Eutelsat CEO: “Video broadcasting still important”
March 31, 2022
By Chris Forrester
New CEO Eva Berneke had only been aboard at Eutelsat for some nine weeks, but in her panel discussion at the recent Satellite 2022 show in Washington, she was well up to speed in regard to Eutelsat’s recent history and prospects for 2022.
Berneke highlighted last year’s investment in OneWeb – wrapped by previous CEO Rodolphe Belmer – as being a key strategic step for Eutelsat and a mechanism for Eutelsat to step into the constellation business.
“We are working with the OneWeb team on commercialising the asset,” she said.
But she didn’t want to ignore Eutelsat’s key clients in the broadcasting sector, commenting: “You’re at this crossroad where you still have a video broadcasting business that’s important and that will exist for a lot of years. There will be a lot of work to continue to innovate in that space. But it’s not going to see the same growth cycles as we’ve seen when you go back five or 10 years.”
“The new role for the satellite industry will make different demands,” Berneke added. “It’s a different type of metrics, when you move into the broadband connectivity or the networking space.”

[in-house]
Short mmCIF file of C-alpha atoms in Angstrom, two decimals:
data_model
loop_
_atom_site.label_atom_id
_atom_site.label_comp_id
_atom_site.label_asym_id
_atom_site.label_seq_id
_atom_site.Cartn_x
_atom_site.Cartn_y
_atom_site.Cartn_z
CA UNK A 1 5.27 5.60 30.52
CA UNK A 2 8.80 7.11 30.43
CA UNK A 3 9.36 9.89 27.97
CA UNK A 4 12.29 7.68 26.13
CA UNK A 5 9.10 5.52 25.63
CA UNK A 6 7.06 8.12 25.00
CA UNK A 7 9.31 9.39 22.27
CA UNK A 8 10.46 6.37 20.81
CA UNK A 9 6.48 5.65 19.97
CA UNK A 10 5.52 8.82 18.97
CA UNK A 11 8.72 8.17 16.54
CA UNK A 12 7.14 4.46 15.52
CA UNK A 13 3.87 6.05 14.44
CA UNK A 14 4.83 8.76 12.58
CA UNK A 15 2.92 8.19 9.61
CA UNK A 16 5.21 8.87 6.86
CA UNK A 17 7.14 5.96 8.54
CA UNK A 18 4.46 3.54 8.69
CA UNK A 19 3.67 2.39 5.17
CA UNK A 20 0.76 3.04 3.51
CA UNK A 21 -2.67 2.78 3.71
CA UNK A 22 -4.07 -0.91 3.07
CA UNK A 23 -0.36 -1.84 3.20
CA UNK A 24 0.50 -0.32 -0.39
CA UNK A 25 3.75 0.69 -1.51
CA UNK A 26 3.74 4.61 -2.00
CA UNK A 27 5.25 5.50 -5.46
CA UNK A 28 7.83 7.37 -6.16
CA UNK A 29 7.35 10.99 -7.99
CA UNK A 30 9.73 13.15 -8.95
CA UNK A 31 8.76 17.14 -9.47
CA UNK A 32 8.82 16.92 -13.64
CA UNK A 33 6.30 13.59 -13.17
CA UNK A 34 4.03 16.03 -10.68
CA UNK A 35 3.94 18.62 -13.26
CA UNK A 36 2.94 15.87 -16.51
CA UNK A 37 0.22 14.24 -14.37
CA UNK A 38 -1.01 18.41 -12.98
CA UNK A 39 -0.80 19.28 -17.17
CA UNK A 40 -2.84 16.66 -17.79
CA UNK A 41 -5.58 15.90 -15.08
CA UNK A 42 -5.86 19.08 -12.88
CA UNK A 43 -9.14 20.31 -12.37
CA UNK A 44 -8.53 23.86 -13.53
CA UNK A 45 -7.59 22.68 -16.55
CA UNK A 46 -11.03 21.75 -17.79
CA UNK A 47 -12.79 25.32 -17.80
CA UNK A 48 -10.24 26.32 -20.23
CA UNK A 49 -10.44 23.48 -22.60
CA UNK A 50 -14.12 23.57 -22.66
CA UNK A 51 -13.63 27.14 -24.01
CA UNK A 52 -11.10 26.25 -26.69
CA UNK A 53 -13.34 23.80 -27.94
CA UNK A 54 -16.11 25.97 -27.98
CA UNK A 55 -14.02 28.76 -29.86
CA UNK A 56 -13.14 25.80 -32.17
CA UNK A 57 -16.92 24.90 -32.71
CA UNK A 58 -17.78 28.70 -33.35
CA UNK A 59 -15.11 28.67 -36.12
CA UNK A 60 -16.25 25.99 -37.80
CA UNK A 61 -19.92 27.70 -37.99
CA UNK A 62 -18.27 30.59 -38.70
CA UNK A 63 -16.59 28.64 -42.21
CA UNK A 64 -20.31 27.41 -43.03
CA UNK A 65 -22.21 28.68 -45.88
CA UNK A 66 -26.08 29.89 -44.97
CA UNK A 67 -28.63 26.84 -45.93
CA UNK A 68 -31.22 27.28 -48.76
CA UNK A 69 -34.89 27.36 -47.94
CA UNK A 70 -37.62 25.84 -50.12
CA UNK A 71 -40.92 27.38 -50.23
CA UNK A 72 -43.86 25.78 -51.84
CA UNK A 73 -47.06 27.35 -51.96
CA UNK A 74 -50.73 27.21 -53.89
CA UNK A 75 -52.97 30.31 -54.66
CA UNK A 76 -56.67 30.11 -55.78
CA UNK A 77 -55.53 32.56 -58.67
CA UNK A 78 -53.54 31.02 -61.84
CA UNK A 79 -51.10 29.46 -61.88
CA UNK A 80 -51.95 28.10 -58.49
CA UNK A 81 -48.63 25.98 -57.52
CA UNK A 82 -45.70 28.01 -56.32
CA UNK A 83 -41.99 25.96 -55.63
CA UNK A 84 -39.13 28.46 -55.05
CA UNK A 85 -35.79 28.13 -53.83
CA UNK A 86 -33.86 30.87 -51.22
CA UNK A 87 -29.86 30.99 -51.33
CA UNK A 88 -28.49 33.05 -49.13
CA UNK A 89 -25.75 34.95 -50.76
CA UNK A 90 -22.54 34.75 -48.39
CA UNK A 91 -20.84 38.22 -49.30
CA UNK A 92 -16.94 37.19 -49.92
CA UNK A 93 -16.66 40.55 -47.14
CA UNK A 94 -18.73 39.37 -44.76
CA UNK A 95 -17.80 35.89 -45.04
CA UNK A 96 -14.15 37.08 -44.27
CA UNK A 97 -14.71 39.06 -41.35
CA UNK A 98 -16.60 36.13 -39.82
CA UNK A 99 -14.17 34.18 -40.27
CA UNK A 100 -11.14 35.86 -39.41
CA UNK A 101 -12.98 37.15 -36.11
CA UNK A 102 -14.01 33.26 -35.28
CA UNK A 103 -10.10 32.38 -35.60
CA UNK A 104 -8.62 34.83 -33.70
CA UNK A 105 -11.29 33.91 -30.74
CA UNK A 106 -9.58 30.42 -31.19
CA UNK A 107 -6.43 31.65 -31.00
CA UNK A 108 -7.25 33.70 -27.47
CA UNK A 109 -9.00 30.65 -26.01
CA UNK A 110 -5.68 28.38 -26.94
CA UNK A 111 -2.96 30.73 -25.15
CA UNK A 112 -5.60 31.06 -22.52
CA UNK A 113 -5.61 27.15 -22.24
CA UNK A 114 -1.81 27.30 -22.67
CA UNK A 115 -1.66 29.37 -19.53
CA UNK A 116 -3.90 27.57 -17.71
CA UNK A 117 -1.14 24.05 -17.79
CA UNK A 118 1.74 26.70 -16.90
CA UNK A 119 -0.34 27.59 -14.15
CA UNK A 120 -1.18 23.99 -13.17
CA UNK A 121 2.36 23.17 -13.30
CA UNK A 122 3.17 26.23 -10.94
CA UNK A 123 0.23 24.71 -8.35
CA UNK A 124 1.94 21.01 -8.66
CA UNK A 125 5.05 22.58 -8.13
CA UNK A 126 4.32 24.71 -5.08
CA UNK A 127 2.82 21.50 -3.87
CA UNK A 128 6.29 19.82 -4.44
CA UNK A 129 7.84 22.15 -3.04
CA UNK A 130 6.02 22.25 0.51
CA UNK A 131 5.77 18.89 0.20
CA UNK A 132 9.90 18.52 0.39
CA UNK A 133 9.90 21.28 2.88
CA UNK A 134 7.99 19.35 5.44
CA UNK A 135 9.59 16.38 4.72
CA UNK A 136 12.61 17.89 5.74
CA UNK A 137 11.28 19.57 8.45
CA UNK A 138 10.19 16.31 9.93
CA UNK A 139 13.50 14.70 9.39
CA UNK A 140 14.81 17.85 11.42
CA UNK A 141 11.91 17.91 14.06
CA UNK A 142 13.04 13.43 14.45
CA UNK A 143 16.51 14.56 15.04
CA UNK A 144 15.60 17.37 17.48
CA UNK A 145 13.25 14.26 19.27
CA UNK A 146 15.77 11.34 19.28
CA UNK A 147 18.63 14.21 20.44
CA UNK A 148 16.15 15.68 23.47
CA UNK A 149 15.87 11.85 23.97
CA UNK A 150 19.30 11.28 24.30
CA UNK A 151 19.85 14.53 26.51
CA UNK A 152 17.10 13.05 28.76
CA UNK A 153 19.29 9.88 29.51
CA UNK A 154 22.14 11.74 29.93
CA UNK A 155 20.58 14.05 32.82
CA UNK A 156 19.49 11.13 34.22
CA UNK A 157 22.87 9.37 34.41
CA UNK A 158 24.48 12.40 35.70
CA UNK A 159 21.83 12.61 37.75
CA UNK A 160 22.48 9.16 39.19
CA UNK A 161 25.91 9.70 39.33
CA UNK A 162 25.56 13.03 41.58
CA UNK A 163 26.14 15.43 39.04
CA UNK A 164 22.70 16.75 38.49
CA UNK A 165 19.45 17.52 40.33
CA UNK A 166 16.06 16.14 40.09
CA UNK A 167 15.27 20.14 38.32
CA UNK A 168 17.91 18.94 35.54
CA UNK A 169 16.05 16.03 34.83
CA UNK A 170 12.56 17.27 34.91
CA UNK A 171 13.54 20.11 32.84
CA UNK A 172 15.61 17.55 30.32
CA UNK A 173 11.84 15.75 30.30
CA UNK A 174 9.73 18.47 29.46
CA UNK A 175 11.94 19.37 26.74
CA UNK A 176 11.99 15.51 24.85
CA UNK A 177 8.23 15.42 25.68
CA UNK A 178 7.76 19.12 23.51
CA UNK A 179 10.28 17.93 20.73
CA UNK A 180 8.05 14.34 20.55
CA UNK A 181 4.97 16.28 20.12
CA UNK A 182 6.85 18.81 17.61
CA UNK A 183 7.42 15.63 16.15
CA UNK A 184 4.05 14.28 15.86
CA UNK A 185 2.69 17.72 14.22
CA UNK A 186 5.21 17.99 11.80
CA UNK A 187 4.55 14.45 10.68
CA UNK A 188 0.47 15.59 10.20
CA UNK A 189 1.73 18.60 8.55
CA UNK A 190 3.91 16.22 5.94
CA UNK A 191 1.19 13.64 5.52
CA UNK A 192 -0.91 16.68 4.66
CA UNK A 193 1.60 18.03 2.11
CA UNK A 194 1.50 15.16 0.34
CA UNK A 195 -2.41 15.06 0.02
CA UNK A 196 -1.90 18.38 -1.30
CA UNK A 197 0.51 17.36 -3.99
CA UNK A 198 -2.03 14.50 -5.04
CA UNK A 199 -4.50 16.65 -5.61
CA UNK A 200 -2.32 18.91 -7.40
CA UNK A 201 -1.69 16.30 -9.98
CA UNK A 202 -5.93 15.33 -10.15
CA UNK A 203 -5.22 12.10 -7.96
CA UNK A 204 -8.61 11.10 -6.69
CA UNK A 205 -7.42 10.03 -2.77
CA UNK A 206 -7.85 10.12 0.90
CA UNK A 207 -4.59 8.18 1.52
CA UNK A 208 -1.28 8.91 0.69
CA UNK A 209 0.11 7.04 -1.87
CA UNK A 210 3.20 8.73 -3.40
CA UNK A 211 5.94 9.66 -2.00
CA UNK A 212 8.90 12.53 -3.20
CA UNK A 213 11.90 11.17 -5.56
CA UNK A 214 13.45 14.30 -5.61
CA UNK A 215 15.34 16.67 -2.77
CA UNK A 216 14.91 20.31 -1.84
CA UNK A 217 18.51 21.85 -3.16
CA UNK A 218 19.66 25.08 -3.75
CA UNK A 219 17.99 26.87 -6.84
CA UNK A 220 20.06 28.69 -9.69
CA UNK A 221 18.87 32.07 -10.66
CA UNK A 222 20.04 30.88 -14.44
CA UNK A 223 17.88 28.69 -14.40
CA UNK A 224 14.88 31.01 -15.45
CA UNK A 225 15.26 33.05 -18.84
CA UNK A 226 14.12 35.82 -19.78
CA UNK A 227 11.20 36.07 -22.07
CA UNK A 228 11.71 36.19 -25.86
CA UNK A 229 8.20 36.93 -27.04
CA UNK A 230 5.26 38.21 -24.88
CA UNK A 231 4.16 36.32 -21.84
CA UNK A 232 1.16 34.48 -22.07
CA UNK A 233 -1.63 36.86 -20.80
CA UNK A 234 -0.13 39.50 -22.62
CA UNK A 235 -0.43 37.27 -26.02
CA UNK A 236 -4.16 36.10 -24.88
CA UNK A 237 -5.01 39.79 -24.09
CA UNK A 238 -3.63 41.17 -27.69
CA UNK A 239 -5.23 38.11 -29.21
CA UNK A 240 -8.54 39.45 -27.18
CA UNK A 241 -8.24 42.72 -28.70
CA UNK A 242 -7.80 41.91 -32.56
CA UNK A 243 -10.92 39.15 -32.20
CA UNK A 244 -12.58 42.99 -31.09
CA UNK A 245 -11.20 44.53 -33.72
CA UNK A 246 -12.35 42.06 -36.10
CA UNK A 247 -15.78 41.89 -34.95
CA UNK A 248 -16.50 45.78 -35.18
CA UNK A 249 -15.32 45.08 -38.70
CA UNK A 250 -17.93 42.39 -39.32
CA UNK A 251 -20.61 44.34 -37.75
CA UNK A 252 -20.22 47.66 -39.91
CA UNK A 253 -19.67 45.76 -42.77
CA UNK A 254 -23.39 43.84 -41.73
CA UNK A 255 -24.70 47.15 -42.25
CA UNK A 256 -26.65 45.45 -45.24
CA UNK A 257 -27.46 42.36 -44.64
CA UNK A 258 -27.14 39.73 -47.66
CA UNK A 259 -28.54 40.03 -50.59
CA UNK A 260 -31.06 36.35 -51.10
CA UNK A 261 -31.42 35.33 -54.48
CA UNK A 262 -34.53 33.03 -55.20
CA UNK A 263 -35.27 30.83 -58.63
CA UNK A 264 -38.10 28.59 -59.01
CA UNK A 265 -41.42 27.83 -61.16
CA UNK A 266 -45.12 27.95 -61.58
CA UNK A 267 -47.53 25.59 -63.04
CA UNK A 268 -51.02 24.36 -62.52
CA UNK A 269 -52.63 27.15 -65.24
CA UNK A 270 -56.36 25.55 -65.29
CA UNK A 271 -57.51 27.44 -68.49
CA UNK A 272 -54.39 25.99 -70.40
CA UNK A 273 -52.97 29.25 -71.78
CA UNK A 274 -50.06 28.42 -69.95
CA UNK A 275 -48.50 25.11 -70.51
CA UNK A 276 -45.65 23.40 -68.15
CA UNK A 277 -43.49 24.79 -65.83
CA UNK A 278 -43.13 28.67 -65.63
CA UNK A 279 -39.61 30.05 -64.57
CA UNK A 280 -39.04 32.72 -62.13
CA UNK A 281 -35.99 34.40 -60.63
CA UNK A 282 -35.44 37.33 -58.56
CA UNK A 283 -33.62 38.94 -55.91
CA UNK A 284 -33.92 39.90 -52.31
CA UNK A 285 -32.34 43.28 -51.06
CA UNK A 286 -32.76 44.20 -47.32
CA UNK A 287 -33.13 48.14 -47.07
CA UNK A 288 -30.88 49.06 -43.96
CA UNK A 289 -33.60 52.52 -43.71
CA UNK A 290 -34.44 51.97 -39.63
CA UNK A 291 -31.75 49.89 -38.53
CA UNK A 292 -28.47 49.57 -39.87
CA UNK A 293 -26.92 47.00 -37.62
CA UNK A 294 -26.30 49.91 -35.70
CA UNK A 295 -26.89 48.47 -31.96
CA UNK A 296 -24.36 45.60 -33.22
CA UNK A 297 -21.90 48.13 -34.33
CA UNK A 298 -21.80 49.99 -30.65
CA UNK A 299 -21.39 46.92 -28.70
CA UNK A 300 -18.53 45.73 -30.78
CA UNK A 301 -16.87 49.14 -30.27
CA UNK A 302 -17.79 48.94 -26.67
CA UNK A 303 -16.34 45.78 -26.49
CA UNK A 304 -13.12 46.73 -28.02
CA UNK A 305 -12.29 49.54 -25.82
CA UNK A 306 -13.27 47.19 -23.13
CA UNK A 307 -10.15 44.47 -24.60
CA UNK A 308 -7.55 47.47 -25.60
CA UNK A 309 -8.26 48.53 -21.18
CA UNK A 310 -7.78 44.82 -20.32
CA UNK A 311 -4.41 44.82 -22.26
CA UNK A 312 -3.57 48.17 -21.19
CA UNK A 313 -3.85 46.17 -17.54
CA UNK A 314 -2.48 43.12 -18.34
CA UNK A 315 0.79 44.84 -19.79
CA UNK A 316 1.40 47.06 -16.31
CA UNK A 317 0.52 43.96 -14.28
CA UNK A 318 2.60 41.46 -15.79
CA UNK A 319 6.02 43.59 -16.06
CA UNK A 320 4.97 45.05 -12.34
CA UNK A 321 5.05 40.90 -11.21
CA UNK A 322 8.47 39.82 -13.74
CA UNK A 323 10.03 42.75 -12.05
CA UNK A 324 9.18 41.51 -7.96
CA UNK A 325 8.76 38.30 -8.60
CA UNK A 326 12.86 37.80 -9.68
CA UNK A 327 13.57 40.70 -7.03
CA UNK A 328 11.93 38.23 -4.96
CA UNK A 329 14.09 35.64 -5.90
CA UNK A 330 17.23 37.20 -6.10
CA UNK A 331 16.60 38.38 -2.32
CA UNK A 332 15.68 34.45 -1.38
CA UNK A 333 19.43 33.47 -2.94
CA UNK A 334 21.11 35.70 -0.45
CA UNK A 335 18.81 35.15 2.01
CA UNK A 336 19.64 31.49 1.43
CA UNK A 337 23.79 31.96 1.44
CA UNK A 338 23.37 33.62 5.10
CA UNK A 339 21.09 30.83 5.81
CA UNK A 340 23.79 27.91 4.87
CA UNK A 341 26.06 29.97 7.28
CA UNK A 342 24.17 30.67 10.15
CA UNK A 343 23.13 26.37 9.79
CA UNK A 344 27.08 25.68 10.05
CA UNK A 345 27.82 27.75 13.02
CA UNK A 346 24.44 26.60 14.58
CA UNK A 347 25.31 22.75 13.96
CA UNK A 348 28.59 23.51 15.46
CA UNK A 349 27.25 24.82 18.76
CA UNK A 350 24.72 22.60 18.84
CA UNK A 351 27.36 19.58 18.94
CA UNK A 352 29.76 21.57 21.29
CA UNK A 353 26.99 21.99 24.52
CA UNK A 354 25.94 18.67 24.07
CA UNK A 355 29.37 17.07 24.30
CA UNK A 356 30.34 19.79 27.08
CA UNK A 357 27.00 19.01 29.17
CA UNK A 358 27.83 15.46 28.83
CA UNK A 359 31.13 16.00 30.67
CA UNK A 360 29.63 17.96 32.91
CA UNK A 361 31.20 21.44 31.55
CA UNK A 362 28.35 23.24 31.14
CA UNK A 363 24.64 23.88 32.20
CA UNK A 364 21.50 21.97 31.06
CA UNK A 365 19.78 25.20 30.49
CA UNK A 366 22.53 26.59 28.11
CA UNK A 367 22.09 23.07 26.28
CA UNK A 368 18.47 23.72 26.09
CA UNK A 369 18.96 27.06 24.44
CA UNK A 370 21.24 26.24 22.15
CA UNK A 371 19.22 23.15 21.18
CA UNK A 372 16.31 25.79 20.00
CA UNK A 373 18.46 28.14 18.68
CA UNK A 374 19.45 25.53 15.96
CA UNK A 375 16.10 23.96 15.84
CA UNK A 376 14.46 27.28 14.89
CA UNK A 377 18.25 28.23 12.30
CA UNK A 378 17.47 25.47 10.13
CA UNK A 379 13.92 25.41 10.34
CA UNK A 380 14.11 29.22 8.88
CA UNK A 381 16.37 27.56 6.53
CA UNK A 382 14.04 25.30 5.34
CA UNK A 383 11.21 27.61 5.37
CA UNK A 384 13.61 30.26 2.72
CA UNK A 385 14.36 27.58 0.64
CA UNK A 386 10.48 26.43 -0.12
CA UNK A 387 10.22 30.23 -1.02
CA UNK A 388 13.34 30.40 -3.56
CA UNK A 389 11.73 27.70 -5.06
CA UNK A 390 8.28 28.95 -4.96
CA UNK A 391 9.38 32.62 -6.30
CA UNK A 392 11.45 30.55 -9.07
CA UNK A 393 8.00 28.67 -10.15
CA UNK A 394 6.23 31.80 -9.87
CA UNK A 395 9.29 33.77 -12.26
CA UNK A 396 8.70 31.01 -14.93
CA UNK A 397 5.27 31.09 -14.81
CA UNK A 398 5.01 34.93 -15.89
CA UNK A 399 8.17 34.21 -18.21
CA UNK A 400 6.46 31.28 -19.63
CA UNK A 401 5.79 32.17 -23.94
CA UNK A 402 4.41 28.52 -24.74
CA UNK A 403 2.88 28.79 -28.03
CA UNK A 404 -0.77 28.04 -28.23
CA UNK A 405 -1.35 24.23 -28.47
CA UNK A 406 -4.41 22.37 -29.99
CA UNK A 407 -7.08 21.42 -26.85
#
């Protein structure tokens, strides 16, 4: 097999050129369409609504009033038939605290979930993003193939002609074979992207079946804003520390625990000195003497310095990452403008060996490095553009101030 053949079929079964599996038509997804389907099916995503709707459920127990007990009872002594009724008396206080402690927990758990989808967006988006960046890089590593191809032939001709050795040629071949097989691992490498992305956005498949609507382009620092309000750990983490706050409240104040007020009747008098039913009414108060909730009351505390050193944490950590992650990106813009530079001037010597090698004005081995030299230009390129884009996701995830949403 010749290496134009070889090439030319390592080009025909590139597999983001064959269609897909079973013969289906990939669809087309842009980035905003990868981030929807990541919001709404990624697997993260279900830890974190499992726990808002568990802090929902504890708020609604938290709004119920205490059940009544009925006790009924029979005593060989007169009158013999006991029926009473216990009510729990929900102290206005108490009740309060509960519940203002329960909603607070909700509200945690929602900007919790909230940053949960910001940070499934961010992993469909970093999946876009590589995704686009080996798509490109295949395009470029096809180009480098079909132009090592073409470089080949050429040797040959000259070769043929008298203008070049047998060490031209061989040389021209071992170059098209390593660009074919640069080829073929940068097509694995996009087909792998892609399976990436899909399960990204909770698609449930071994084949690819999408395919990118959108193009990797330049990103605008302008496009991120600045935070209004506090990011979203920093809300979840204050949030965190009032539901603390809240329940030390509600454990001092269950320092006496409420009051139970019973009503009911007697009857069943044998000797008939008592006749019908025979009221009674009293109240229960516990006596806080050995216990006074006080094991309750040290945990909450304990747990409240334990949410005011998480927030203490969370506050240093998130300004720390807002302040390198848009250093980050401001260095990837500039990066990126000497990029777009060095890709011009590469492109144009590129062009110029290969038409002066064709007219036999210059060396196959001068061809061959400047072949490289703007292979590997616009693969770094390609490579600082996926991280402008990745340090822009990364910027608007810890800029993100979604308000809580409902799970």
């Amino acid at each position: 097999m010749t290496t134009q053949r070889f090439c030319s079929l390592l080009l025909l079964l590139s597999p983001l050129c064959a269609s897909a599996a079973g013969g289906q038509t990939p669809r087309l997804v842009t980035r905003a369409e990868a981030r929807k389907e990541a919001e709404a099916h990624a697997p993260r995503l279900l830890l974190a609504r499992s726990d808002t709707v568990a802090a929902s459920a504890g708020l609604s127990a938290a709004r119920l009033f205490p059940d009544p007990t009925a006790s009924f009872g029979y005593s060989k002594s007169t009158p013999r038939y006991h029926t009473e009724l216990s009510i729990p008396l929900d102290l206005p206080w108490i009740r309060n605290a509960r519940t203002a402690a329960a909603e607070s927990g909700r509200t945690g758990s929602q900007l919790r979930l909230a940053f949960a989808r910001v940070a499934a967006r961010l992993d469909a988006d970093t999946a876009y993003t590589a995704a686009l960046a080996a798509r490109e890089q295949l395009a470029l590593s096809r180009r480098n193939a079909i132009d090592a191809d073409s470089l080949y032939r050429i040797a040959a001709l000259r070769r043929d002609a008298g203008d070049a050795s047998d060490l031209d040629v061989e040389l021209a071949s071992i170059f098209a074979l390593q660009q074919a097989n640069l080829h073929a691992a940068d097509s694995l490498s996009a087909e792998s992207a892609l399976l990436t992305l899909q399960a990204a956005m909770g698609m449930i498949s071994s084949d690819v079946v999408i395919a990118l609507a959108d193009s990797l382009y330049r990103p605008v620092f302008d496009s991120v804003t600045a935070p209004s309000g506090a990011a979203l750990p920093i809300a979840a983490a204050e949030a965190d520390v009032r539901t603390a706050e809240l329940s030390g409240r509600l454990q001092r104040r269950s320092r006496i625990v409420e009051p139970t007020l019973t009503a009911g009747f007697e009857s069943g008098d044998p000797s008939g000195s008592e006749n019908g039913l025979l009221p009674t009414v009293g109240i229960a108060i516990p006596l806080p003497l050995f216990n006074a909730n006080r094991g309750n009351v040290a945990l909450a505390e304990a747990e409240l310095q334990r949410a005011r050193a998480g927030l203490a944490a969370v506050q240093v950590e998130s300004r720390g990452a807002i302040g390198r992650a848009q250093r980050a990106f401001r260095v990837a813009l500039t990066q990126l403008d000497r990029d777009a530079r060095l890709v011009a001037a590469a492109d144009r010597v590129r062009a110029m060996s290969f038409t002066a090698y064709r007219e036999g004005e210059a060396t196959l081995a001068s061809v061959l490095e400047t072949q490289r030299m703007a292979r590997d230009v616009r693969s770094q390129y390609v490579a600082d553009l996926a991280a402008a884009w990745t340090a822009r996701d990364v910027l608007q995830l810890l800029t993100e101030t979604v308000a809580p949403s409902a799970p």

She compared it to the pivot point many tech companies face, noting: “It’s like a lot of other big tech industries — all of a sudden, they meet this kind of crossroad of usage cases and application cases that also require a different set of competencies.”
Berneke highlighted Eutelsat’s Konnect service, with a major expansion when a larger Konnect VHTS (Very High Throughput Satellite) craft comes into service next year, explaining: “There is a market with a huge hunger for these broadband services and proving to us that if we can develop the right offerings on the right satellites then there’s a market out there. We need some partnerships to get [to that destination].”
Talking specifically about the European proposed low Earth orbit Public/Private scheme, she suggested that it might be necessary to work with other aspects of the overall industry including terrestrial players.
“Even an amount [like €7 billion] is not going to be nearly enough to finance the project and the ambitions that Europe has. The European space industry will have to come together to respond to this,” said Berneke.